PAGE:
We propose fill-in-the-blanks as a video understanding evaluation framework and introduce FIBER – a novel dataset consisting of 28,000 videos and descriptions in support of this evaluation framework. The fill-in-the-blanks setting tests a model’s understanding of a video by requiring it to predict a masked noun phrase in the caption of the video, given the video and the surrounding text. The FIBER benchmark does not share the weaknesses of the current state-of-the-art language-informed video understanding tasks, namely: (1) video question answering using multiple-choice questions, where models perform relatively well because they exploit linguistic biases in the task formulation, thus making our framework challenging for the current state-of-the-art systems to solve; and (2) video captioning, which relies on an open-ended evaluation framework that is often inaccurate because system answers may be perceived as incorrect if they differ in form from the ground truth. The FIBER dataset and our code are available at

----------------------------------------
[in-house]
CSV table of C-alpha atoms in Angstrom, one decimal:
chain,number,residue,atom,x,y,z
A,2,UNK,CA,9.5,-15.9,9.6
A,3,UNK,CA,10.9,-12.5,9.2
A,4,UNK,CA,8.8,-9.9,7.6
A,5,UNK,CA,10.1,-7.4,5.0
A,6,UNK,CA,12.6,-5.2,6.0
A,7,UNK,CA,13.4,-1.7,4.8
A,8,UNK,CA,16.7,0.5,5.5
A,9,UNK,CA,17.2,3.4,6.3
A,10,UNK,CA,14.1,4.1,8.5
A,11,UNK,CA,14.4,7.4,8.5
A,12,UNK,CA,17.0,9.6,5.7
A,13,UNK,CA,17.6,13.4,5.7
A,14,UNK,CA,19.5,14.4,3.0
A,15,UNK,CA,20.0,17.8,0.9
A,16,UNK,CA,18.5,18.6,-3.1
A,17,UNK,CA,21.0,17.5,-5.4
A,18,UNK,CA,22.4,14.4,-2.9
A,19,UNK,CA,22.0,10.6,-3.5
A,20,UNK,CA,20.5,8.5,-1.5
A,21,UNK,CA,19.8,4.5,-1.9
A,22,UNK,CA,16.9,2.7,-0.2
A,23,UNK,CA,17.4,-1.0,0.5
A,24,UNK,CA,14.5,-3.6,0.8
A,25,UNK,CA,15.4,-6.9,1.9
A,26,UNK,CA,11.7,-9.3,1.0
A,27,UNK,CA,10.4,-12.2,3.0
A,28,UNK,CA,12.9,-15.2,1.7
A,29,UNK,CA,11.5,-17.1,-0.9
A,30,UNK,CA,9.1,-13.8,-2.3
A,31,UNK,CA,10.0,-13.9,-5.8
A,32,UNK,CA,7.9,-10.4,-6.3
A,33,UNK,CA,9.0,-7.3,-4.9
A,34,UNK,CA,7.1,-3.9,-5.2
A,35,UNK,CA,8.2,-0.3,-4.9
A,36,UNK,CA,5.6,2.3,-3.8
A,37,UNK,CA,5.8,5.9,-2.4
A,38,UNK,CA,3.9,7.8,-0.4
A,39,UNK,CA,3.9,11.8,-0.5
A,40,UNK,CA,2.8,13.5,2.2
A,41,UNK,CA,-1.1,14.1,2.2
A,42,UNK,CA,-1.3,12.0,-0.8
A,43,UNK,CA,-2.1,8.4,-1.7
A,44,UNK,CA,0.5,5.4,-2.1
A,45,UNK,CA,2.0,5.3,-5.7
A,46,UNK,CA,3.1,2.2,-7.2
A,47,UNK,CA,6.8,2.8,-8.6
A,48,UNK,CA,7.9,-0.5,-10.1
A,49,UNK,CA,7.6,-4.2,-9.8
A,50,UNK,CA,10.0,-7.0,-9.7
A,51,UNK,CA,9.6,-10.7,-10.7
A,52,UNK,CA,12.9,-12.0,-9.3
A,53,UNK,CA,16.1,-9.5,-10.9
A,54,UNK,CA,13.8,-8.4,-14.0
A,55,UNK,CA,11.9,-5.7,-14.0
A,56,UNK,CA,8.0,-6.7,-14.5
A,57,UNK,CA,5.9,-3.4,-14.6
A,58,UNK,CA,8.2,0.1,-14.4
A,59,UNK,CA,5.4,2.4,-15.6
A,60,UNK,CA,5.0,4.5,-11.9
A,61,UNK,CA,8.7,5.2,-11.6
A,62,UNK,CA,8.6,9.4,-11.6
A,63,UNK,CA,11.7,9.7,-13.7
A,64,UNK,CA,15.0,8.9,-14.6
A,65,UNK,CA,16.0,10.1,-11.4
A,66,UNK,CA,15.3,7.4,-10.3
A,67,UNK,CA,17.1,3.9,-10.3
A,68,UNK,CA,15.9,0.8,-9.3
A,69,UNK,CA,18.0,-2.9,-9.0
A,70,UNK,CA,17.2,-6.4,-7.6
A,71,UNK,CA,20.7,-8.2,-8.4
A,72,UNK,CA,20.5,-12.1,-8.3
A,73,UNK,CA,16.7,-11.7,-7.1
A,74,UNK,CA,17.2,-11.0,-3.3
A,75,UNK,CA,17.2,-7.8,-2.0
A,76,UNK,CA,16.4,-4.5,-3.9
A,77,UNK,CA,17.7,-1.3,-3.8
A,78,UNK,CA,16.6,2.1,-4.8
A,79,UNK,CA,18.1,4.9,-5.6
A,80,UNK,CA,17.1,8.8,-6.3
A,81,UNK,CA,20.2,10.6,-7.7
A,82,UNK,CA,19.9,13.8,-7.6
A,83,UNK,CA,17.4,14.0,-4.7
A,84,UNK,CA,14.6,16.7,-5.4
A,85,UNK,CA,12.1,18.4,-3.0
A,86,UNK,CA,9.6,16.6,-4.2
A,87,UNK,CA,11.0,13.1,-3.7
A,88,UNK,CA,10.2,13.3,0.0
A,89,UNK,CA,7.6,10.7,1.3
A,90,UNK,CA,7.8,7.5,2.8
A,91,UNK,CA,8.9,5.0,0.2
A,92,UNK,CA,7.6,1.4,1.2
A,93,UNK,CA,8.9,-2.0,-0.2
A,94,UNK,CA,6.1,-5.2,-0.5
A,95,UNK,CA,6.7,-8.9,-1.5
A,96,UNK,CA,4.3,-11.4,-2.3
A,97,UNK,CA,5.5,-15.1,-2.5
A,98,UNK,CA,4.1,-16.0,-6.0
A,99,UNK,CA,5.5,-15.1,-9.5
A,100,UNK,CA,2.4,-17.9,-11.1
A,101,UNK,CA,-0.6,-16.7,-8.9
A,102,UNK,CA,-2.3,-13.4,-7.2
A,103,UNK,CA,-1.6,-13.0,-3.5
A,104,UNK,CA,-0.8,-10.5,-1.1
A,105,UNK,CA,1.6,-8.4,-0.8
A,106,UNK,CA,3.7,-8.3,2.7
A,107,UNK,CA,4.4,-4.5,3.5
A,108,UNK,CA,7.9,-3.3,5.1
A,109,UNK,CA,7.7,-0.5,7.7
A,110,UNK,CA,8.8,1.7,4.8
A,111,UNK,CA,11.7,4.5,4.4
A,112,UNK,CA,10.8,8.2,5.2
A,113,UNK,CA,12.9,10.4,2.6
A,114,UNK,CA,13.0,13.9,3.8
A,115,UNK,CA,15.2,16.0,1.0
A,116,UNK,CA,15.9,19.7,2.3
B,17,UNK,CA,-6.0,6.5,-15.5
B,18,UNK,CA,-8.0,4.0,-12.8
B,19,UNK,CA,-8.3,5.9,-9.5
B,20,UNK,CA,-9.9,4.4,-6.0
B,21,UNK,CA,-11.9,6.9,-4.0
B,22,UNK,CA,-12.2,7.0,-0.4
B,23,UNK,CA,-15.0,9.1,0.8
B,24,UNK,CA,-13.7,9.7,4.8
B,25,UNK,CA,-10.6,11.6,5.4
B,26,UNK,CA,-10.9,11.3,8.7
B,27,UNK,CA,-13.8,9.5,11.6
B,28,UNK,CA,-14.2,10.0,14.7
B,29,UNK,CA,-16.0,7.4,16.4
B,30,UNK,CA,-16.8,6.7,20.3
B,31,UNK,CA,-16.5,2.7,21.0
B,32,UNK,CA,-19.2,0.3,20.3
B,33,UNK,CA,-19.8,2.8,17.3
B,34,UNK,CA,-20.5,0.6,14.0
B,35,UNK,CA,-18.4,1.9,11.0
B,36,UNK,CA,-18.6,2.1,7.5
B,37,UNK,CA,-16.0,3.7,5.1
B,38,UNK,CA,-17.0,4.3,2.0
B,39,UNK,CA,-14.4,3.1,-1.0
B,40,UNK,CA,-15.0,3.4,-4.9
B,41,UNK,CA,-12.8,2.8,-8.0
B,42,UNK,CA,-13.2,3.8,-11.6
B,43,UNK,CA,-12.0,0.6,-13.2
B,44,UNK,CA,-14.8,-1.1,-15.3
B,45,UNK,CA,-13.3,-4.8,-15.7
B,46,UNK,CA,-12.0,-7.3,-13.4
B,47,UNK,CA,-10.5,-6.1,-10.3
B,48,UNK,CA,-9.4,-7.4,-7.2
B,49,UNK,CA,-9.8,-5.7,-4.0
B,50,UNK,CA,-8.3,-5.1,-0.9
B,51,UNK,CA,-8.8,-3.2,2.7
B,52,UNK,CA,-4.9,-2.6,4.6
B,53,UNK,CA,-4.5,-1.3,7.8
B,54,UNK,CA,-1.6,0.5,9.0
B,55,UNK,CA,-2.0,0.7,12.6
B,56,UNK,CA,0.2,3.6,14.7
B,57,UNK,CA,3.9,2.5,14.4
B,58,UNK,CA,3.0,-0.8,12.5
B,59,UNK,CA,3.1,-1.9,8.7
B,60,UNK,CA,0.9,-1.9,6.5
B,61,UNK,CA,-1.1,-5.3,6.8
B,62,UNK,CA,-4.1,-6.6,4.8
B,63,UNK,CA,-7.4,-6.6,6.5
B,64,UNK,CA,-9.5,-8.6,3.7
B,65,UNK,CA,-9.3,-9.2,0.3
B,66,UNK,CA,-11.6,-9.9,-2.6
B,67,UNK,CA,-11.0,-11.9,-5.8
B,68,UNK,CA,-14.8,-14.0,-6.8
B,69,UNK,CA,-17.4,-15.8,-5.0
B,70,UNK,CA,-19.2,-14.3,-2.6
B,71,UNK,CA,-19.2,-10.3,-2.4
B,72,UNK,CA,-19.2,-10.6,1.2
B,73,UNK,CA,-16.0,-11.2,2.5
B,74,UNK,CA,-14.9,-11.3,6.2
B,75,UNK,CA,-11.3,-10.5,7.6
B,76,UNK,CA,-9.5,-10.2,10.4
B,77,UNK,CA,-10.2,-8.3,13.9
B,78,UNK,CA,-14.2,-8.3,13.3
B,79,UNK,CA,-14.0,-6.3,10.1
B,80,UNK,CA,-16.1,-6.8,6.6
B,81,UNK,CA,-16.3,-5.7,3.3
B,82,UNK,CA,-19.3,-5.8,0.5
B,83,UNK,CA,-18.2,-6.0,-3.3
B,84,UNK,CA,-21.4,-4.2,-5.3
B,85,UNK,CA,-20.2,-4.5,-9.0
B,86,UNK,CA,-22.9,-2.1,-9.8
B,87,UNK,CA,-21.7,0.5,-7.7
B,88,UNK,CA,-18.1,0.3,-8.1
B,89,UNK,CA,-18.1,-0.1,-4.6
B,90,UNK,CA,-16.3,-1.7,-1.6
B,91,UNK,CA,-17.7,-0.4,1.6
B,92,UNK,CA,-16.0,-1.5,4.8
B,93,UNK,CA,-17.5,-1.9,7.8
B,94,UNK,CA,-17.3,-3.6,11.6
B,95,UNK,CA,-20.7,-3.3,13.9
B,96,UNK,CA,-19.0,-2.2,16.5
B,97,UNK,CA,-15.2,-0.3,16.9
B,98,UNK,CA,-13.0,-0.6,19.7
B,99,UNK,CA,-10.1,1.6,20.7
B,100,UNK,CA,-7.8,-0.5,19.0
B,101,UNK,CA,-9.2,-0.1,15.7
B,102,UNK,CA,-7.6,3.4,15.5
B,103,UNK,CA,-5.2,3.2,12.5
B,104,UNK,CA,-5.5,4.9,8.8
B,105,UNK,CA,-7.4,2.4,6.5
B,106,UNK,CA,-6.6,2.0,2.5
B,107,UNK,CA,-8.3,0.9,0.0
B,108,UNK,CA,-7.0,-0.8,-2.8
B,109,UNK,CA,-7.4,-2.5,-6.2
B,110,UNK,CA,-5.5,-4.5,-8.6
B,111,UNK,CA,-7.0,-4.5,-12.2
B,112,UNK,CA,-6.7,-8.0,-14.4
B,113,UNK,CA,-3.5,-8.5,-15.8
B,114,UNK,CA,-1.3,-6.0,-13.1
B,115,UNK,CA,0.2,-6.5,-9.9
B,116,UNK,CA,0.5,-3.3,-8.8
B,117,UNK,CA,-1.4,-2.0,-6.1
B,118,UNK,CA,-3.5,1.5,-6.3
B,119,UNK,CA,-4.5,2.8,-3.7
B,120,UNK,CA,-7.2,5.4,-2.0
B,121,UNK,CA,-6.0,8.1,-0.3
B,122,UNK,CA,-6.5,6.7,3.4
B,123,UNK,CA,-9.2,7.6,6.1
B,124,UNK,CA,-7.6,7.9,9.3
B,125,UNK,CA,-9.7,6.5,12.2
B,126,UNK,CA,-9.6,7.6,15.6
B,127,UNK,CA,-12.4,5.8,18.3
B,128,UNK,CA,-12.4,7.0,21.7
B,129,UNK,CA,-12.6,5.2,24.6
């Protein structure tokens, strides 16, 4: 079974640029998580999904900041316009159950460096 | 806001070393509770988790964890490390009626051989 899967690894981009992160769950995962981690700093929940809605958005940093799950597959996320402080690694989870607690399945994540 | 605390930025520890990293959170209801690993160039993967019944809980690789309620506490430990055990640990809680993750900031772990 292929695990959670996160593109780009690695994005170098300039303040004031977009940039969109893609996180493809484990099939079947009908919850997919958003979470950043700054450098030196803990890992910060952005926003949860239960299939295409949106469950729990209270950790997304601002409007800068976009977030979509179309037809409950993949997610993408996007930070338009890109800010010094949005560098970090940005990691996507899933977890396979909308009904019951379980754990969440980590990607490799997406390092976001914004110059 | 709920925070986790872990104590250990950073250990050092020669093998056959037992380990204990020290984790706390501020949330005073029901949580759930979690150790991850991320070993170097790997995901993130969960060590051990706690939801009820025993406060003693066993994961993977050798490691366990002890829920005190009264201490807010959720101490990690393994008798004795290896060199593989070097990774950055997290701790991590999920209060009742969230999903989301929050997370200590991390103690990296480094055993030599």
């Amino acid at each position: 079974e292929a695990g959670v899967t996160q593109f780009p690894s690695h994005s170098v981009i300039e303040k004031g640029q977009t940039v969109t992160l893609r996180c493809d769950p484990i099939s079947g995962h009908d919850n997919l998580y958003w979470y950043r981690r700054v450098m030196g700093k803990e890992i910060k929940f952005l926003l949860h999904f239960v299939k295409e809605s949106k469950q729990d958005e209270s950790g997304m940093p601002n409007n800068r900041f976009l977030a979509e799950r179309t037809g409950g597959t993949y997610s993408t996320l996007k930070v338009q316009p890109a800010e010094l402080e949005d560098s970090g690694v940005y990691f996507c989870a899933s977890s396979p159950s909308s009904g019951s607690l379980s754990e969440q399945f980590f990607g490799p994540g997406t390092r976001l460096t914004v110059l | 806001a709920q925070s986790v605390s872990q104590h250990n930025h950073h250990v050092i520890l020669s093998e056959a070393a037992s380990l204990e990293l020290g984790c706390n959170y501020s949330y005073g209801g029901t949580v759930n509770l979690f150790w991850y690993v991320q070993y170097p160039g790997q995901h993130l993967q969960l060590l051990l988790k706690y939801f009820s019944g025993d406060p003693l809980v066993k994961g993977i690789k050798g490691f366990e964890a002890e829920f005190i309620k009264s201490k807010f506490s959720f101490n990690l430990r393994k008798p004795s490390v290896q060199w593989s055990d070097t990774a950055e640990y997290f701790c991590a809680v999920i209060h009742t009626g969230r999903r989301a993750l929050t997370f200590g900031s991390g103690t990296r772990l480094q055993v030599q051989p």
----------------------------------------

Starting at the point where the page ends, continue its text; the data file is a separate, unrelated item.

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ScienceWorld: Is your Agent Smarter than a 5th Grader?
Ruoyao Wang | Peter Jansen | Marc-Alexandre Côté | Prithviraj Ammanabrolu
Proceedings of the 2022 Conference on Empirical Methods in Natural Language Processing